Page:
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#10 - JRL 7129
Subject: Re 'If Iraq Wins, Russia Loses' by Andrei Piontkovsky in Johnson's Russia list #7127
Date: Wed, 2 Apr 2003 1
From: "Igor Biryukov" <BiryukovI@tomsnyder.com>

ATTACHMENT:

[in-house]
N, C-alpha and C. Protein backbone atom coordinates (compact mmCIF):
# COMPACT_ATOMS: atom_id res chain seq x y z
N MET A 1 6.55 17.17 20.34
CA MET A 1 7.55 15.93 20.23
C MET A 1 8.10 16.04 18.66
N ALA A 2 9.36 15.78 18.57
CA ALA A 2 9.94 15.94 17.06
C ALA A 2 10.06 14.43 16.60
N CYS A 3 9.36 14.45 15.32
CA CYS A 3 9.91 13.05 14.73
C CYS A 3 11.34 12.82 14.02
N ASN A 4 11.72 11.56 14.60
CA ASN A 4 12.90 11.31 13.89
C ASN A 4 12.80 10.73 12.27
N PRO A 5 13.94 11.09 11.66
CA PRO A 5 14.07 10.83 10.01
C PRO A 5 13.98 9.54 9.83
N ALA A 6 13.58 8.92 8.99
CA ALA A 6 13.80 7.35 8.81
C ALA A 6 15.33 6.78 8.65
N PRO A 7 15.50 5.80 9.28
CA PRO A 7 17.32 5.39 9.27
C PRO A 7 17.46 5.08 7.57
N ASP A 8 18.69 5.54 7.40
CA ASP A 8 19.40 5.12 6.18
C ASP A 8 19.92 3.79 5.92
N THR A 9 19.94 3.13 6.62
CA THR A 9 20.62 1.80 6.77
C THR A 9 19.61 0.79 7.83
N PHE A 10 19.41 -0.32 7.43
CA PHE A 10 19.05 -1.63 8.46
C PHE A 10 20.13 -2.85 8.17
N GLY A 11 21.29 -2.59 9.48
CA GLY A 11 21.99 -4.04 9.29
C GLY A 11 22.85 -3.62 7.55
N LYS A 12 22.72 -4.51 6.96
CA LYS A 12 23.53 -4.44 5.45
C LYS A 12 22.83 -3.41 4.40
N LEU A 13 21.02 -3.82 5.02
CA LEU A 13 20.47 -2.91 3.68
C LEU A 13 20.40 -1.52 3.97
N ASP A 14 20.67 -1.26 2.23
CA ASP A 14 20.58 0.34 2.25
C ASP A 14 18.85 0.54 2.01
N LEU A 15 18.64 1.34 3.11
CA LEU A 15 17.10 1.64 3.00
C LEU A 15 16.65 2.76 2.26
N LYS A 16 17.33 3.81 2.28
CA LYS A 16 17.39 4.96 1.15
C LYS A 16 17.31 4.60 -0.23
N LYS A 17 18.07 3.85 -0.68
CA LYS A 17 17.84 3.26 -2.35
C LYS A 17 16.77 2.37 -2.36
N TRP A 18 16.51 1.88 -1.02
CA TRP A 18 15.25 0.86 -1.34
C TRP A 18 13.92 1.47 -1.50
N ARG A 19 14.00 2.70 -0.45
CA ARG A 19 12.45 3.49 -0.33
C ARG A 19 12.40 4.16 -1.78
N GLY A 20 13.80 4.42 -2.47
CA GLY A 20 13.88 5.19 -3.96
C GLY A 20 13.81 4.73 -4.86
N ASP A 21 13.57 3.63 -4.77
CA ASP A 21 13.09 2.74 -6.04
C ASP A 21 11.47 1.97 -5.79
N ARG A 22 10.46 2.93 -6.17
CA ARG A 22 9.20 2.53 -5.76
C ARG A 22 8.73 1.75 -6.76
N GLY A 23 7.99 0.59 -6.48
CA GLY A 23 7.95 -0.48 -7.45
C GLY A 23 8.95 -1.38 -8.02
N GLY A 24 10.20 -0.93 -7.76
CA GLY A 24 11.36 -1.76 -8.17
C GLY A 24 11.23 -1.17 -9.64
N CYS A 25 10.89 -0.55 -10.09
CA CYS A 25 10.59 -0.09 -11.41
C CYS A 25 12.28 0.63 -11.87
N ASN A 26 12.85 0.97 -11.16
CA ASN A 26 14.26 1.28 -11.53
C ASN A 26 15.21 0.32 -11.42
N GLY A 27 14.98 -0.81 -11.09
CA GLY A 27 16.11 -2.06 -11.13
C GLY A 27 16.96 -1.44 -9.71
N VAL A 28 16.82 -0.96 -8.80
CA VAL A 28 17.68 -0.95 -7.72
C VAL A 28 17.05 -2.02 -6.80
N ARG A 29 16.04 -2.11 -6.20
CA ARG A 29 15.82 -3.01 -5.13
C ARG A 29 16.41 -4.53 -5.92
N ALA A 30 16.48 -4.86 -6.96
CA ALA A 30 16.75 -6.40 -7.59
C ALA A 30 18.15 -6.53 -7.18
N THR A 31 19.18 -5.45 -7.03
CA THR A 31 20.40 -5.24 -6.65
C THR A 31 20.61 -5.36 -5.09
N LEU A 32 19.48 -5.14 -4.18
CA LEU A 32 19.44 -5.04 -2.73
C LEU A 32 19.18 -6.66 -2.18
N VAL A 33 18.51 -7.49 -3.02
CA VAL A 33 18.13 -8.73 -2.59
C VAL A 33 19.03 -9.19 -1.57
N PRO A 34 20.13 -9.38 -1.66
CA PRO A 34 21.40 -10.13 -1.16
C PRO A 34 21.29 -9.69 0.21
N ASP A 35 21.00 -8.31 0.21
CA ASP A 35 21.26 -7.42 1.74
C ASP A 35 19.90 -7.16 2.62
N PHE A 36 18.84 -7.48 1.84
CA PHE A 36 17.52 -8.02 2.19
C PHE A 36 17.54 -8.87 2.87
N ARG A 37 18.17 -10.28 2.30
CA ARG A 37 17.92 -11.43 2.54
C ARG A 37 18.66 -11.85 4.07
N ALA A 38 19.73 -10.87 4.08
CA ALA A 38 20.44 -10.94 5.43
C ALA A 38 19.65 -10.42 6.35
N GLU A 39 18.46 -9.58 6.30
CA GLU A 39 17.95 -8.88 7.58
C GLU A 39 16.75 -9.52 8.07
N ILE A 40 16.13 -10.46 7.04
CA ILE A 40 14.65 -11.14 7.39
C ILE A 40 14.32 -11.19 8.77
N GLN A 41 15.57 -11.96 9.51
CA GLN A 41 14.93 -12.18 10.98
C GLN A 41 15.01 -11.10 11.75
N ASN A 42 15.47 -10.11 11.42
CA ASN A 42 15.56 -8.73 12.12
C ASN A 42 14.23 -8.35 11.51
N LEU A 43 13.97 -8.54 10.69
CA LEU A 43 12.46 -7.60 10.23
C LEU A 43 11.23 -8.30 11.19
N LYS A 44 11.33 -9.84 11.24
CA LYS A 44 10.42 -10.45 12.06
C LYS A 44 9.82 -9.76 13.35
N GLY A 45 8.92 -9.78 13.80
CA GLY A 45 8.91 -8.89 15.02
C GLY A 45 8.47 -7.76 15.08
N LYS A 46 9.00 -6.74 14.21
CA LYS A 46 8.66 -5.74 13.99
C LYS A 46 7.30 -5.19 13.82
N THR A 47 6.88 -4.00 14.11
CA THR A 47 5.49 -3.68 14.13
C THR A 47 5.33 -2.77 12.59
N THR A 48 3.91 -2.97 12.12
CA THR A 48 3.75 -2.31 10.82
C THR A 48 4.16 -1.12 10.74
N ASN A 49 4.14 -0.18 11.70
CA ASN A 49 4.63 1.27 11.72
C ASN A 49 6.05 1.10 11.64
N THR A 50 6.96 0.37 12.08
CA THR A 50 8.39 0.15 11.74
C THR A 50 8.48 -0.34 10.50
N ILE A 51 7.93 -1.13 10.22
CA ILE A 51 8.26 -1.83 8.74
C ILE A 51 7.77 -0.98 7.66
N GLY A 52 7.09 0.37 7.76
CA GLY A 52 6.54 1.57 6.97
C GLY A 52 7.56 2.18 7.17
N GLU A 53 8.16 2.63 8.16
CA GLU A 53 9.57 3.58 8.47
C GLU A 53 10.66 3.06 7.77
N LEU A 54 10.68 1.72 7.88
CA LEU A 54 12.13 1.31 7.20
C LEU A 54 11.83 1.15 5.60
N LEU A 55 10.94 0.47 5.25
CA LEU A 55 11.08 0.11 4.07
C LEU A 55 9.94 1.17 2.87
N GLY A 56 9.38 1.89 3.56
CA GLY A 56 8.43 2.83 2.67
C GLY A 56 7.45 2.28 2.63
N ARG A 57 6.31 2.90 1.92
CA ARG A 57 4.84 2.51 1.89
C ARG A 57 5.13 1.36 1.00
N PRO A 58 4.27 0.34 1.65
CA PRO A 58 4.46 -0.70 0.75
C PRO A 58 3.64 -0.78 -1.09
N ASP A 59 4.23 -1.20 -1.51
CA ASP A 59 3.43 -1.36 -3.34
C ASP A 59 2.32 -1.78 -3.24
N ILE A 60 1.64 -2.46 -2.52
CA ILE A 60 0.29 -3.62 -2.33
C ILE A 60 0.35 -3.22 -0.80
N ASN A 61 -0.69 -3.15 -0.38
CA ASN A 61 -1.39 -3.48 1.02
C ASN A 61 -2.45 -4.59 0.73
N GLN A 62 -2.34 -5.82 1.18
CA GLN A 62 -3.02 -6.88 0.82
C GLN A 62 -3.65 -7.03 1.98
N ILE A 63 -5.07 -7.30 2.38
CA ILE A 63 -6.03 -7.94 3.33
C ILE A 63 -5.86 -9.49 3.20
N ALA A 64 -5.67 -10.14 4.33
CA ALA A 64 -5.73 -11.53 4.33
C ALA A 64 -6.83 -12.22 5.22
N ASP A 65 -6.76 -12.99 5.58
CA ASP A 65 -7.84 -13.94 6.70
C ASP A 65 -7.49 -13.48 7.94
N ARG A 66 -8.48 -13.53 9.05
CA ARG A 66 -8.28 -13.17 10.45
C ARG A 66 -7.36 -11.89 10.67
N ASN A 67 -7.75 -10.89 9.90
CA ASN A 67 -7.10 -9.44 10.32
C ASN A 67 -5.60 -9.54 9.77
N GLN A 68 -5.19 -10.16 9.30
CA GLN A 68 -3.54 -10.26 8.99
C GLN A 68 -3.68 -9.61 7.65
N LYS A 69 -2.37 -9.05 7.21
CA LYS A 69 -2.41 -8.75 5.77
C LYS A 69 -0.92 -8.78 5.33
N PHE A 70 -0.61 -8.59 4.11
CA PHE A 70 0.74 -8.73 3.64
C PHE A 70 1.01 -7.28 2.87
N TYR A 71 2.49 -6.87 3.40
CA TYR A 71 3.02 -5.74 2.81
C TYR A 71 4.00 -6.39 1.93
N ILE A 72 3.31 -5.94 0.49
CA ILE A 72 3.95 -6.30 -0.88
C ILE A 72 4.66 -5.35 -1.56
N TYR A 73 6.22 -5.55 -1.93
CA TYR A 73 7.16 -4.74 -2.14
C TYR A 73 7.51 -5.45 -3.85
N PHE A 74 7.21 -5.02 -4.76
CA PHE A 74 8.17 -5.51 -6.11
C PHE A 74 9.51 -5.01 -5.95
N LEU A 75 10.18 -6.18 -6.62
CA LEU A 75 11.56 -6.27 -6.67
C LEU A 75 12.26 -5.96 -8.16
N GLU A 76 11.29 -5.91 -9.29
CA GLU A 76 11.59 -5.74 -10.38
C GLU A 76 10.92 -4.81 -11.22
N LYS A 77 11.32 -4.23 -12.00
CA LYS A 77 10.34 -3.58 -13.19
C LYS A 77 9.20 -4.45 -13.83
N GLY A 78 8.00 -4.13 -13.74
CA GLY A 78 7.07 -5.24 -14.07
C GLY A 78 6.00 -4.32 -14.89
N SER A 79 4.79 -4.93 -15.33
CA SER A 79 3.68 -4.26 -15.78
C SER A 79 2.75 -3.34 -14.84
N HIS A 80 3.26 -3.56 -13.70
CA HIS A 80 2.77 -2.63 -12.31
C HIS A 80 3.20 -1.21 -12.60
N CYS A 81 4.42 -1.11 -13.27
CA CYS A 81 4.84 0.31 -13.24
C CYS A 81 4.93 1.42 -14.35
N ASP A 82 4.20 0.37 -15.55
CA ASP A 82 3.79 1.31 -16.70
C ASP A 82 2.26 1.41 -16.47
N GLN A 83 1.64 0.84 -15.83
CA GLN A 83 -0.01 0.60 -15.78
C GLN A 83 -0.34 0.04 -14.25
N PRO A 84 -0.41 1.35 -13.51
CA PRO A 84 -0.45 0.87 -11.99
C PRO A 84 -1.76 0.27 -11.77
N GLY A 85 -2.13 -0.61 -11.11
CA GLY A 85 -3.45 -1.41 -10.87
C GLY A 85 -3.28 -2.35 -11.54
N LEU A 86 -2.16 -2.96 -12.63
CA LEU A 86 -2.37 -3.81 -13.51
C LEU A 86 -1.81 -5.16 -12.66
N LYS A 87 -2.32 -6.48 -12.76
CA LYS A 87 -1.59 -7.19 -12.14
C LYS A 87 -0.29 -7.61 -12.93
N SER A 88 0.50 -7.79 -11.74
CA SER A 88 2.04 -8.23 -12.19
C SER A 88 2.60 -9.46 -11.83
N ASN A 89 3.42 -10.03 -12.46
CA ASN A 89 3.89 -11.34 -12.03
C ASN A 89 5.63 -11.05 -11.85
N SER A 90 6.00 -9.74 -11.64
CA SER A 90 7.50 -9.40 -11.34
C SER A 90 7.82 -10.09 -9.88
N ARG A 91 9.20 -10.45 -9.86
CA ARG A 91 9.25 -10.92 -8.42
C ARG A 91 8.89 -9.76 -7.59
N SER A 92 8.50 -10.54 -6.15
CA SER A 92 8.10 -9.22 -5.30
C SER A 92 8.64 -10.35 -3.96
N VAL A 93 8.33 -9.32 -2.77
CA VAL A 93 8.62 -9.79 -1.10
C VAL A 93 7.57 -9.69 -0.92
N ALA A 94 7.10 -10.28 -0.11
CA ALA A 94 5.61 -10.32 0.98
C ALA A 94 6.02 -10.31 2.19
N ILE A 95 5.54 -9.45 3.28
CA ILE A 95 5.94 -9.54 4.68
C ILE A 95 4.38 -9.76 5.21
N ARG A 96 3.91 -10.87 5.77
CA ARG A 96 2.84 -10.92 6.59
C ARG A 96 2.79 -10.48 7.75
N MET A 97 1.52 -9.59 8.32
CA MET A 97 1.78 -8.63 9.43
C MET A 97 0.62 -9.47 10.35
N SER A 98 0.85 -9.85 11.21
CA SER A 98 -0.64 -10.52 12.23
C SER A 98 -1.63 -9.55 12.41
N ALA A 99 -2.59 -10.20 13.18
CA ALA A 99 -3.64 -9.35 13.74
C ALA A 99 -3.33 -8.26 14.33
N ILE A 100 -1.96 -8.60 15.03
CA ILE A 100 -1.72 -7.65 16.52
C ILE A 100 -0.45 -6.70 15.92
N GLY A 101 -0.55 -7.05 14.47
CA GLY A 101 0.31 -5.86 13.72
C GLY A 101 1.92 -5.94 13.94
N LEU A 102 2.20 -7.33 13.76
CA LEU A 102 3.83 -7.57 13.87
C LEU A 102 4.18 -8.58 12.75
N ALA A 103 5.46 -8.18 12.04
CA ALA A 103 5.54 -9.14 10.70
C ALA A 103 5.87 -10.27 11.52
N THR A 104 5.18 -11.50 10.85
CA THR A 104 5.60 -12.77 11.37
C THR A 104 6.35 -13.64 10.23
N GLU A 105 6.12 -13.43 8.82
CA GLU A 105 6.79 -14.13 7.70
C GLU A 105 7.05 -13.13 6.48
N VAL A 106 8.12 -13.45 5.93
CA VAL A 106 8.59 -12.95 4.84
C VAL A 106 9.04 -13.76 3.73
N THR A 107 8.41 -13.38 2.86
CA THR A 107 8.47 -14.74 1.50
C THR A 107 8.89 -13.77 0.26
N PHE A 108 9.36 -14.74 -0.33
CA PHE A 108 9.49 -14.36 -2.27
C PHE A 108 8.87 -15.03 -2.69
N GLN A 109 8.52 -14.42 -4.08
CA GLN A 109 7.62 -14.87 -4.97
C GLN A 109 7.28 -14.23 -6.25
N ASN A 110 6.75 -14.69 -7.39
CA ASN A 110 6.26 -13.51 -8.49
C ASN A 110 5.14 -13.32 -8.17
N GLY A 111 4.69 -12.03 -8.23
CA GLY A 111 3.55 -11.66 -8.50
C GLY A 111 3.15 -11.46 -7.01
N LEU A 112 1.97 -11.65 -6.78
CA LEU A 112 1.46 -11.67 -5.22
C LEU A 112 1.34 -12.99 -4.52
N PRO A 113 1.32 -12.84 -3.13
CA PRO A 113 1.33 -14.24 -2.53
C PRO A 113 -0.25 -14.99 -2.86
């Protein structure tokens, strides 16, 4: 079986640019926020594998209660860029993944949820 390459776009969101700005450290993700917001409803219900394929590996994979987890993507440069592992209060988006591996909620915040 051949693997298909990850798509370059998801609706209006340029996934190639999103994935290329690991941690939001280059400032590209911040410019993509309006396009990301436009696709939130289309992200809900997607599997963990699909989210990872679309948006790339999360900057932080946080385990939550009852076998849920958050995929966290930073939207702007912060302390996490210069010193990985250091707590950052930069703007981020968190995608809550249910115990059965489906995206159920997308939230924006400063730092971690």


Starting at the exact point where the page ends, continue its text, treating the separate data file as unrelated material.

Mr. Piontkovsky writes about dangers of 'the current anti-American frenzy'. I agree, anything 'frenzied' in international relations is unwise. But from my perspective (I live in Boston, Massachusetts), it doesn't look like frenzy. My view is that there is very little in Russian media that is not present in European or world-wide media. The accents are put differently for sure, but there are people here in US, who are also very angry at the 'hawkish' policies of Washington 'neo-conservatives' represented by Rumsfield, Cheney, and Wolfovitz. Certainly Russia should carefully evaluate the risks of opposing US polices and be ready for possible backlash. Putin should make sure that he is opposing very specific policies and not challenging US 'right to live'. Still, the risk may be high, even too high for some. But to my view, the risks of doing nothing is even higher. Russia should convey to the US a sense that major threat to USA and Russia in this post-communist world comes not from 'rouge' states, but from absence or failure of state control and order. In was demonstrated in Afghanistan. Russia had a bitter taste of it in Chechnya. Many parts of Africa, Middle East, Latin America, Indian subcontinent, and Balkans has become or becoming breeding grounds for terrorists. This has happened exactly because a failure of modern state or absence of state - any state 'rogue' or otherwise 'civilized'. And now the US is destroying Iraqi state, which used to give some cohesion to the region. It is clear that the threats to Russias national security are closely linked to repetitive failures of modern state to survive in the post-cold war world. Russia's strategy should be focused on maintaining order and stability near her borders via support of existing independent states, which are the only barriers against the wave of anarchy, social upheaval, and religious fundamentalism. Russia should discourage US from neoconservative-inspired foreign adventures which threaten fragile stability in the world. Clearly, Putin needs to maintain a delicate balance to have any influence over Bush. However, I know that diplomatic language has a very little leverage over Bush administration. In the end I am convinced that US neo-conservative course is incorrect and simply unsustainable. I believe that after Iraq the US will eventually go back to moderate isolation and refute radical neo-conservatism. This will be to everyone best interest, and Russia can help to encourage it, while maintaining a cool head.

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